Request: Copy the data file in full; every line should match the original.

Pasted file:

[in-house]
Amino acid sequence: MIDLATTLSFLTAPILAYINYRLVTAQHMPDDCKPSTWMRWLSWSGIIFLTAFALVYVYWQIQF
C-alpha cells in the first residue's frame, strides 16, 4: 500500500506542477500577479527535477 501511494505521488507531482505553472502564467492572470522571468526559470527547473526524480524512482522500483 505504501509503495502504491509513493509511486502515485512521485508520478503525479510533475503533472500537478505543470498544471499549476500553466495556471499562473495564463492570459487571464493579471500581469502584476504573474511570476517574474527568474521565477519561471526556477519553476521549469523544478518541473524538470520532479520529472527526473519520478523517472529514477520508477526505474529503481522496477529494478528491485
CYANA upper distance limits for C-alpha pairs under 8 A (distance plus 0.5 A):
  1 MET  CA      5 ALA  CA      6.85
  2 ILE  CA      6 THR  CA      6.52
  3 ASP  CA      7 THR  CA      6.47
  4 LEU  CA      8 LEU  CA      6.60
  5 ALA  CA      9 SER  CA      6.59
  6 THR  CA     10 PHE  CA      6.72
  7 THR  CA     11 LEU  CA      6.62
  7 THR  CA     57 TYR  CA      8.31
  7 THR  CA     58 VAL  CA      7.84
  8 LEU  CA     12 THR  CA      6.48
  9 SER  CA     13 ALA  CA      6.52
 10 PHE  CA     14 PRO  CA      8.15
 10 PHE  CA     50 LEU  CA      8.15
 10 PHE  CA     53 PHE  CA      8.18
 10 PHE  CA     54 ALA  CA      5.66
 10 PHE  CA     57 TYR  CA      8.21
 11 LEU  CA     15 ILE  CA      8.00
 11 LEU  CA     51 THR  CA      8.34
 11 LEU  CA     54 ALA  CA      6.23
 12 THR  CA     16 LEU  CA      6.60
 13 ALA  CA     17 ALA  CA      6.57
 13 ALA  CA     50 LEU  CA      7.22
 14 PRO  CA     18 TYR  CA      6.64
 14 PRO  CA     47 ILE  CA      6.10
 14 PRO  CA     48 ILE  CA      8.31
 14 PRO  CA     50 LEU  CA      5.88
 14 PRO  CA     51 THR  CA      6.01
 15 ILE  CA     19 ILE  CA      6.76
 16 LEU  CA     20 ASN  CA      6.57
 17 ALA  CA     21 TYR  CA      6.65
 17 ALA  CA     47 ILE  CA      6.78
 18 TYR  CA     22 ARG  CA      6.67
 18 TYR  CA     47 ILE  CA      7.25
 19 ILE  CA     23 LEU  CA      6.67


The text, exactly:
[in-house]
Amino acid sequence: MIDLATTLSFLTAPILAYINYRLVTAQHMPDDCKPSTWMRWLSWSGIIFLTAFALVYVYWQIQF
C-alpha cells in the first residue's frame, strides 16, 4: 500500500506542477500577479527535477 501511494505521488507531482505553472502564467492572470522571468526559470527547473526524480524512482522500483 505504501509503495502504491509513493509511486502515485512521485508520478503525479510533475503533472500537478505543470498544471499549476500553466495556471499562473495564463492570459487571464493579471500581469502584476504573474511570476517574474527568474521565477519561471526556477519553476521549469523544478518541473524538470520532479520529472527526473519520478523517472529514477520508477526505474529503481522496477529494478528491485
CYANA upper distance limits for C-alpha pairs under 8 A (distance plus 0.5 A):
  1 MET  CA      5 ALA  CA      6.85
  2 ILE  CA      6 THR  CA      6.52
  3 ASP  CA      7 THR  CA      6.47
  4 LEU  CA      8 LEU  CA      6.60
  5 ALA  CA      9 SER  CA      6.59
  6 THR  CA     10 PHE  CA      6.72
  7 THR  CA     11 LEU  CA      6.62
  7 THR  CA     57 TYR  CA      8.31
  7 THR  CA     58 VAL  CA      7.84
  8 LEU  CA     12 THR  CA      6.48
  9 SER  CA     13 ALA  CA      6.52
 10 PHE  CA     14 PRO  CA      8.15
 10 PHE  CA     50 LEU  CA      8.15
 10 PHE  CA     53 PHE  CA      8.18
 10 PHE  CA     54 ALA  CA      5.66
 10 PHE  CA     57 TYR  CA      8.21
 11 LEU  CA     15 ILE  CA      8.00
 11 LEU  CA     51 THR  CA      8.34
 11 LEU  CA     54 ALA  CA      6.23
 12 THR  CA     16 LEU  CA      6.60
 13 ALA  CA     17 ALA  CA      6.57
 13 ALA  CA     50 LEU  CA      7.22
 14 PRO  CA     18 TYR  CA      6.64
 14 PRO  CA     47 ILE  CA      6.10
 14 PRO  CA     48 ILE  CA      8.31
 14 PRO  CA     50 LEU  CA      5.88
 14 PRO  CA     51 THR  CA      6.01
 15 ILE  CA     19 ILE  CA      6.76
 16 LEU  CA     20 ASN  CA      6.57
 17 ALA  CA     21 TYR  CA      6.65
 17 ALA  CA     47 ILE  CA      6.78
 18 TYR  CA     22 ARG  CA      6.67
 18 TYR  CA     47 ILE  CA      7.25
 19 ILE  CA     23 LEU  CA      6.67